What Does in the Black Mean?
The term "black" is used to refer to a company's profitability and current financial health. A company is said to be in the black if it is profitable or, more specifically, if the company produces positive earnings after accounting for all expenses.
- The term has roots in accounting history when accountants updated financial data in their books by hand before computers and software came into use. Accountants used different colored ink—both black and red—to denote a company's profitability. Unlike a company in the black, one with negative earnings or that is unprofitable is said to be in the red.
The term can also apply to individuals. Anyone who has more assets than liabilities, and is able to pay off his or her debts without any problem is said to be in the black.
Understanding the Term Black
The expression "being in the black" is commonly heard in the financial world and refers to a company's most recent financial status, generally its last accounting period. When a company is in the black, it is said to be profitable, financially solvent, and not overburdened by debt. As such, the future of the company is certain, so instead of the likelihood of going bankrupt, the company is able to continue its normal operations.
The phrase is derived from the color of ink used by accountants to enter a positive figure on a company's financial statements. Obviously, it is better to consistently be in the black than in the red as this indicates solid business performance.
Although computers have replaced the old ink-based system, the terms black and red are still used. Instead of a different colored ink, negative earnings and other related figures are contained in parentheses on financial statements.
Although computers have replaced handwritten financial statements, the terms black and red are still in use.
What Causes Companies to Be in the Black?
Companies strive to remain in the black because it means they are at or above the break-even point. By being profitable, they're able to pay down debt and can maintain their cash flows during difficult times. They also need to answer to their directors and, more importantly, their shareholders. A profitable company boosts shareholder confidence and also ensures they will continue to receive any income through dividends.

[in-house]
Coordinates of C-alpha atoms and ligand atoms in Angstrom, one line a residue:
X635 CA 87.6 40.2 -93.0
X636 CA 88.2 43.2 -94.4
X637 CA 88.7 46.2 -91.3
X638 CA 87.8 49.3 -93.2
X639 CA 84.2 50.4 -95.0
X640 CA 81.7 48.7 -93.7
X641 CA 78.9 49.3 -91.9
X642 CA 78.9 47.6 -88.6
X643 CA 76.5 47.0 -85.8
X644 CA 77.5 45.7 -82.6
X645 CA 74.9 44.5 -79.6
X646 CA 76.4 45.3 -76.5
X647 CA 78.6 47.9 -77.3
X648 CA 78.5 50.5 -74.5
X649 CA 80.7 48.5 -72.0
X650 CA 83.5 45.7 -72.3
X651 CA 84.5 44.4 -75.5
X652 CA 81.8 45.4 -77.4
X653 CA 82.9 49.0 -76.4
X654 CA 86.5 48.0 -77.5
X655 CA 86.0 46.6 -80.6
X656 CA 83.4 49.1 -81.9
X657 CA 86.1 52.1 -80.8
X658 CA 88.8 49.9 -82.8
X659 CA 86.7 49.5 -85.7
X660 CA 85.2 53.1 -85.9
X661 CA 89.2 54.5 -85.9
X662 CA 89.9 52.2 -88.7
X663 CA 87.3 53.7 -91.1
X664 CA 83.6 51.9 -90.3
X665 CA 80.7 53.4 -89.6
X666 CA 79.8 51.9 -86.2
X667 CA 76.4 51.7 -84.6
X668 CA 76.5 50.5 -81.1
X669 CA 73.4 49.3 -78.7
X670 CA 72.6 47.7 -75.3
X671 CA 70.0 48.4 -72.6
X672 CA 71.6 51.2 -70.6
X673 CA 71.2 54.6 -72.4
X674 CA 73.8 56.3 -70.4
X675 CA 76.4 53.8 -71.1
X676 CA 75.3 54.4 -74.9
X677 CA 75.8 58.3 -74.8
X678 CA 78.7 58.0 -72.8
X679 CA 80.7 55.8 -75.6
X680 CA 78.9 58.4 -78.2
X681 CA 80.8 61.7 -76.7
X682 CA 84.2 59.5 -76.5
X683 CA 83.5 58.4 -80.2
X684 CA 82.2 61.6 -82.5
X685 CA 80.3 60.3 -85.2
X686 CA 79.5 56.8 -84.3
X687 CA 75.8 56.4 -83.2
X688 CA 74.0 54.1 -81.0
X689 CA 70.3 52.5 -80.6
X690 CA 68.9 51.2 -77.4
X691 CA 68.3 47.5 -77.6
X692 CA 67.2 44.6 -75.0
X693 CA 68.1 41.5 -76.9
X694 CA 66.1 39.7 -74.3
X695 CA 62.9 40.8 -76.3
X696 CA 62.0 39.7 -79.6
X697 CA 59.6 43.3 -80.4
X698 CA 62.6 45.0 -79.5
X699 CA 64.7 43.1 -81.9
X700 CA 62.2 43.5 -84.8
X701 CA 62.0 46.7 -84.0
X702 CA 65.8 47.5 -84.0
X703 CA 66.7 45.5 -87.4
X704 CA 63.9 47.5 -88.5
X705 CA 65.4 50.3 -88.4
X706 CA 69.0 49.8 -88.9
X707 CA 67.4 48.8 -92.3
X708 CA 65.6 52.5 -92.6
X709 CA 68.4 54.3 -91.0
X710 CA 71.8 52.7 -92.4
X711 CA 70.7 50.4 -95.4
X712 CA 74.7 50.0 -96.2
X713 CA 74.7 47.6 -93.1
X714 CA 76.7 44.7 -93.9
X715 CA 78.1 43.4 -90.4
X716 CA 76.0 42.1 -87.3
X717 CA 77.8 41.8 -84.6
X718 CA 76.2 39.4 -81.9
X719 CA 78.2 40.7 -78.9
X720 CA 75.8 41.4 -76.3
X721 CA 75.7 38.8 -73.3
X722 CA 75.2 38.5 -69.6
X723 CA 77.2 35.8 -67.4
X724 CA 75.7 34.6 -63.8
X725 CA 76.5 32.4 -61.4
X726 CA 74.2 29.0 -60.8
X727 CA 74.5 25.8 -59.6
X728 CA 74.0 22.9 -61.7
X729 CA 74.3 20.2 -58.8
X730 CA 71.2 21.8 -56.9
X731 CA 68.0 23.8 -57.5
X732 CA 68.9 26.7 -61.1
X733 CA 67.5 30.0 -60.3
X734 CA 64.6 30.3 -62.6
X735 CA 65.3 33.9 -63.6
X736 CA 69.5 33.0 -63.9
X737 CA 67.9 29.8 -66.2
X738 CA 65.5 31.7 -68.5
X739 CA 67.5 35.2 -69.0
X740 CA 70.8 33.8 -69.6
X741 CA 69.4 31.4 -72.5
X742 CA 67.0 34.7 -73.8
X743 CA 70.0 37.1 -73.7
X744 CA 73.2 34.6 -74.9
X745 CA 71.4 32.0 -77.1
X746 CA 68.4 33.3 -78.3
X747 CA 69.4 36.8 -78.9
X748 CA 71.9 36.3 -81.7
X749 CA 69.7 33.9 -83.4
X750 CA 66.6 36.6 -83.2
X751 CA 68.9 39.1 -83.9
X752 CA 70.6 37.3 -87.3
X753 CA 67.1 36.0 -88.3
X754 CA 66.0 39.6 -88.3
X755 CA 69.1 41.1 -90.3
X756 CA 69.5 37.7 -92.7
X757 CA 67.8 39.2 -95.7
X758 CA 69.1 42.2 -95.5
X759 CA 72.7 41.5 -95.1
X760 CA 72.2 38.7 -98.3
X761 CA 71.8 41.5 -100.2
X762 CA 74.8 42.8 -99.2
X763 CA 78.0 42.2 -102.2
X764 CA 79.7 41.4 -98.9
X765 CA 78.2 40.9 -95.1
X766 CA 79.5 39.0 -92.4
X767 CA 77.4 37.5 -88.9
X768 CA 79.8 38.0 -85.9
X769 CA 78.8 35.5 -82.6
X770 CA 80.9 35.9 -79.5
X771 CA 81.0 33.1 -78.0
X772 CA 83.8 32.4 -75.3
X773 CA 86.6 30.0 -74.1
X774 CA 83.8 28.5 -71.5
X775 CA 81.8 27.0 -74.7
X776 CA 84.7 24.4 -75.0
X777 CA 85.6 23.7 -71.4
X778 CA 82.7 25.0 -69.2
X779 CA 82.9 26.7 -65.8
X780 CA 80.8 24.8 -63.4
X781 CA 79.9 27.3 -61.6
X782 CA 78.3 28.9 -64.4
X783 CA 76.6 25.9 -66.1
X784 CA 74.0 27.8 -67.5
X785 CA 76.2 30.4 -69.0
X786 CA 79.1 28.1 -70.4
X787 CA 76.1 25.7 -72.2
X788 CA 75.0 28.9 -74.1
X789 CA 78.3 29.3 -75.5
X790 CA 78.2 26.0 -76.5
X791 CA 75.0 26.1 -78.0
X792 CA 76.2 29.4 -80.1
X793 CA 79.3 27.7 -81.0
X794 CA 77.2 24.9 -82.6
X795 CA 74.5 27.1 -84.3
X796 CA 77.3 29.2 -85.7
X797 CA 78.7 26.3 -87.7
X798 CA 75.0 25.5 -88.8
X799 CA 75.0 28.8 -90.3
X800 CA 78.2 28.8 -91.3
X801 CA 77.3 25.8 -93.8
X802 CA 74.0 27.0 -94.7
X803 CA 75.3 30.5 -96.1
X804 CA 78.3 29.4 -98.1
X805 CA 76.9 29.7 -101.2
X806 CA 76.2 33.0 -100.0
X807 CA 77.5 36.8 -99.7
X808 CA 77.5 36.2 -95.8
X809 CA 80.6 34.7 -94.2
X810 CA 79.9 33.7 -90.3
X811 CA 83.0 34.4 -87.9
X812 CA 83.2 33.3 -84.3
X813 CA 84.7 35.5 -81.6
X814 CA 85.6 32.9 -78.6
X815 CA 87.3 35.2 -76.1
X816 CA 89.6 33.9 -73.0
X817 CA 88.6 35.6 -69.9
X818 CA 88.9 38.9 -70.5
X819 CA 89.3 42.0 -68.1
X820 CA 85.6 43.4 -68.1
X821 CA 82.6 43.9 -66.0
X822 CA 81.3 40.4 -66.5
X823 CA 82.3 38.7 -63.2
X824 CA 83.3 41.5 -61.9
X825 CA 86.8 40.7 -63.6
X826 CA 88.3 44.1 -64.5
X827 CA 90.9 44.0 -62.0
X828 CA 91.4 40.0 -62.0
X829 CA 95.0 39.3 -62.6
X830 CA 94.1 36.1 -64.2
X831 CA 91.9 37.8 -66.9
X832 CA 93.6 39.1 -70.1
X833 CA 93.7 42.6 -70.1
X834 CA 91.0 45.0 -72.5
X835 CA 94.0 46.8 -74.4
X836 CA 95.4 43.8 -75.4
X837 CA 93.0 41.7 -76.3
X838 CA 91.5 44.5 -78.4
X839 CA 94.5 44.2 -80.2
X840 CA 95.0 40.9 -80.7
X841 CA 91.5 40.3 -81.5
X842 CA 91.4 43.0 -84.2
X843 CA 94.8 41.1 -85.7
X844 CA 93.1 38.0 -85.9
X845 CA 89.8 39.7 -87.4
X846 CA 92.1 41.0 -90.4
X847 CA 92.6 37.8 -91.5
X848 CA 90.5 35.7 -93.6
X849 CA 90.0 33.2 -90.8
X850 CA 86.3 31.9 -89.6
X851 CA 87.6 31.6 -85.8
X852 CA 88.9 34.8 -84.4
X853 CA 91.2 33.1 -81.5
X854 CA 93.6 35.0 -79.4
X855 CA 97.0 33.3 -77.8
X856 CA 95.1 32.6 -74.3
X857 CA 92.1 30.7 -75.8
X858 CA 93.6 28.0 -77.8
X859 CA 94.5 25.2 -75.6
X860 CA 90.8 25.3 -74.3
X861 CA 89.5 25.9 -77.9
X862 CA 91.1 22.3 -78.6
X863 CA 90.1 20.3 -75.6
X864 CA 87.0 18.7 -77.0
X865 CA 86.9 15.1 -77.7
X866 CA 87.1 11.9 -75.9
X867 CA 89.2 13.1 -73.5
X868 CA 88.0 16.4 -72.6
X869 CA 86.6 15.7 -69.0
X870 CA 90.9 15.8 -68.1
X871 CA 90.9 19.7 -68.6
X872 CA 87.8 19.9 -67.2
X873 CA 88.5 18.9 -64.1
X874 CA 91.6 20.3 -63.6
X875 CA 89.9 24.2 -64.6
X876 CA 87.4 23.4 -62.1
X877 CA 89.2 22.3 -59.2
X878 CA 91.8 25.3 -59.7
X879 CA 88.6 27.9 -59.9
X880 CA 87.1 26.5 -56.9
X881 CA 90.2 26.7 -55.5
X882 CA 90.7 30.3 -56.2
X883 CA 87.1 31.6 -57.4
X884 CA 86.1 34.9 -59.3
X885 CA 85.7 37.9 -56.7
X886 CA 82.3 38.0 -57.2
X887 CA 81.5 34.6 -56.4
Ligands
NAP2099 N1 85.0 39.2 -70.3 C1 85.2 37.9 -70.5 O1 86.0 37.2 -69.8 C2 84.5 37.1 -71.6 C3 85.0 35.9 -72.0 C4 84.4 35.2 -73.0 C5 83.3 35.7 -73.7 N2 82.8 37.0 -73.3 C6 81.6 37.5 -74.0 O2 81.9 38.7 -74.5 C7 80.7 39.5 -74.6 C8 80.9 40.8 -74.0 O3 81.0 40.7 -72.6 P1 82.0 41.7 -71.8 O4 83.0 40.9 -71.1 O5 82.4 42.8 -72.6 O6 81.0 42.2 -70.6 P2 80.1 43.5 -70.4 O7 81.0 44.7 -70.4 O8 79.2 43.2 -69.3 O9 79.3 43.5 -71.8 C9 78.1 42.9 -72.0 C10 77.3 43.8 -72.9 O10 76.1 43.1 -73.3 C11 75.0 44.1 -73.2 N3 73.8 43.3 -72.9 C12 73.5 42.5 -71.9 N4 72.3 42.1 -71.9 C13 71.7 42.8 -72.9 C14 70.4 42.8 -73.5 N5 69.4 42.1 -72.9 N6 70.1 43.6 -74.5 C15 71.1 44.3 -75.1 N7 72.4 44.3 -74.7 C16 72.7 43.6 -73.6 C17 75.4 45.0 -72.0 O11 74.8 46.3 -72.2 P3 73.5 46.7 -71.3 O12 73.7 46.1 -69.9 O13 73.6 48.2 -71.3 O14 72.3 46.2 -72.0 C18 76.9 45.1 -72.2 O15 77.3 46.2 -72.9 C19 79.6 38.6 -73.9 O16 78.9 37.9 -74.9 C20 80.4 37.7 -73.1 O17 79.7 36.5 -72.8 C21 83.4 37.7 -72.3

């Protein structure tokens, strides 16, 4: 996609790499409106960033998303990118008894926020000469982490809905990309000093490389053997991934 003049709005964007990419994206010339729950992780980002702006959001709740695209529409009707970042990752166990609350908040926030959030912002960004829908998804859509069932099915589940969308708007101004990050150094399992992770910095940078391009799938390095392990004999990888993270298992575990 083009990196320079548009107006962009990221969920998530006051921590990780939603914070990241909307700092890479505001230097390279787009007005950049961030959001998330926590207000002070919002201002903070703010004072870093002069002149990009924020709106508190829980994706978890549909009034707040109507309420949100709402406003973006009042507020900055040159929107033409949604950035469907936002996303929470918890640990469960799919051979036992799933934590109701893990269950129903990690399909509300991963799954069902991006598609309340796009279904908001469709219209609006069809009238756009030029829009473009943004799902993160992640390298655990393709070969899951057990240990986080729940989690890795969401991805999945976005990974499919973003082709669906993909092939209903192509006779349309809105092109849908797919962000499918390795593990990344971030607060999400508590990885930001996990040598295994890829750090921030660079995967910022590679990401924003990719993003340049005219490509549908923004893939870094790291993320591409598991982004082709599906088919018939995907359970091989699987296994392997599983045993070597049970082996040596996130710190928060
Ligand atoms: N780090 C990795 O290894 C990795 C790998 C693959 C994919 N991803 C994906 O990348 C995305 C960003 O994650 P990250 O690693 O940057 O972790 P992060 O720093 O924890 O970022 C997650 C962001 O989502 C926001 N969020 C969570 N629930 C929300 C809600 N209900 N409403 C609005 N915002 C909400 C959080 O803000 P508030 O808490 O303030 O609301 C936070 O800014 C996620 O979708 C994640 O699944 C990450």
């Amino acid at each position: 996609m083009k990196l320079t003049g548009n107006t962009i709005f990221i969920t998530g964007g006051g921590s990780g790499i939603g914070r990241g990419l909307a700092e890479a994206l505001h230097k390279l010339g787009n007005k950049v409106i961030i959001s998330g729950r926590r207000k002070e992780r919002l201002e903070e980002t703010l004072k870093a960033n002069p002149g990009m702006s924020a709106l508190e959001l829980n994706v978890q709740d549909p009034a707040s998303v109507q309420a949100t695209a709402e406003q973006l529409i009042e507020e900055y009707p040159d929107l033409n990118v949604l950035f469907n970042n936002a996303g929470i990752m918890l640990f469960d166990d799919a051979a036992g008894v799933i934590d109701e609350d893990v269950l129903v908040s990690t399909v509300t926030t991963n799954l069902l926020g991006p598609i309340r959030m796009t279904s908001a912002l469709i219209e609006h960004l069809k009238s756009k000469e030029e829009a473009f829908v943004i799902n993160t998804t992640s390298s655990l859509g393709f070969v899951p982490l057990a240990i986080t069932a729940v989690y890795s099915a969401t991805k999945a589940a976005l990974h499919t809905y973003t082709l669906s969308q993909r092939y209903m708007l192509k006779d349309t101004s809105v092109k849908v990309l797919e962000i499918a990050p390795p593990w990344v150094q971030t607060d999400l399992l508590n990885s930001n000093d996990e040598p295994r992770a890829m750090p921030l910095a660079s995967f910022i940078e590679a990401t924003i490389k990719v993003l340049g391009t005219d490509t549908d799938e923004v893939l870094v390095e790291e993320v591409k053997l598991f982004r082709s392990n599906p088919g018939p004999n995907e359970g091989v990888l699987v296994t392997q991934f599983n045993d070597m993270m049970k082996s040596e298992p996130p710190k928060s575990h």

The economic cycle also factors into whether a company will be in the black. During times of economic certainty, companies often find themselves profitable. For example, when the economy is expanding, consumers are more likely to borrow and spend more. Retailers, for instance, are more profitable and can pay off more debt because interest rates are low. On the other hand, when the economy is contracting and interest rates are higher, they may end up in the red, as the buying power of consumers becomes restricted.
- The expression "in the black" is used to refer to a company's profitability and current financial health.
- The expression is rooted in accounting history when accountants updated financial data in their books by hand using black ink.
- When a company is in the black, it has positive earnings, is financially solvent, and not burdened by too much debt.
- Companies that are unprofitable and showing a loss are said to be in the red.
Being in the Red vs. in the Black
There are times when companies find themselves in the red, despite the economic cycle. They may not be profitable because of spending on research, new technology, or to pay off debt. But this isn't always a bad situation and isn't cause for concern as it may just be a temporary condition, with profitability just around the corner.
If a company is consistently in the red, though it may raise a red flag. Companies that constantly report a loss may lose shareholders, fail to attract new ones, cannot secure any financing, and may end up on the path to bankruptcy.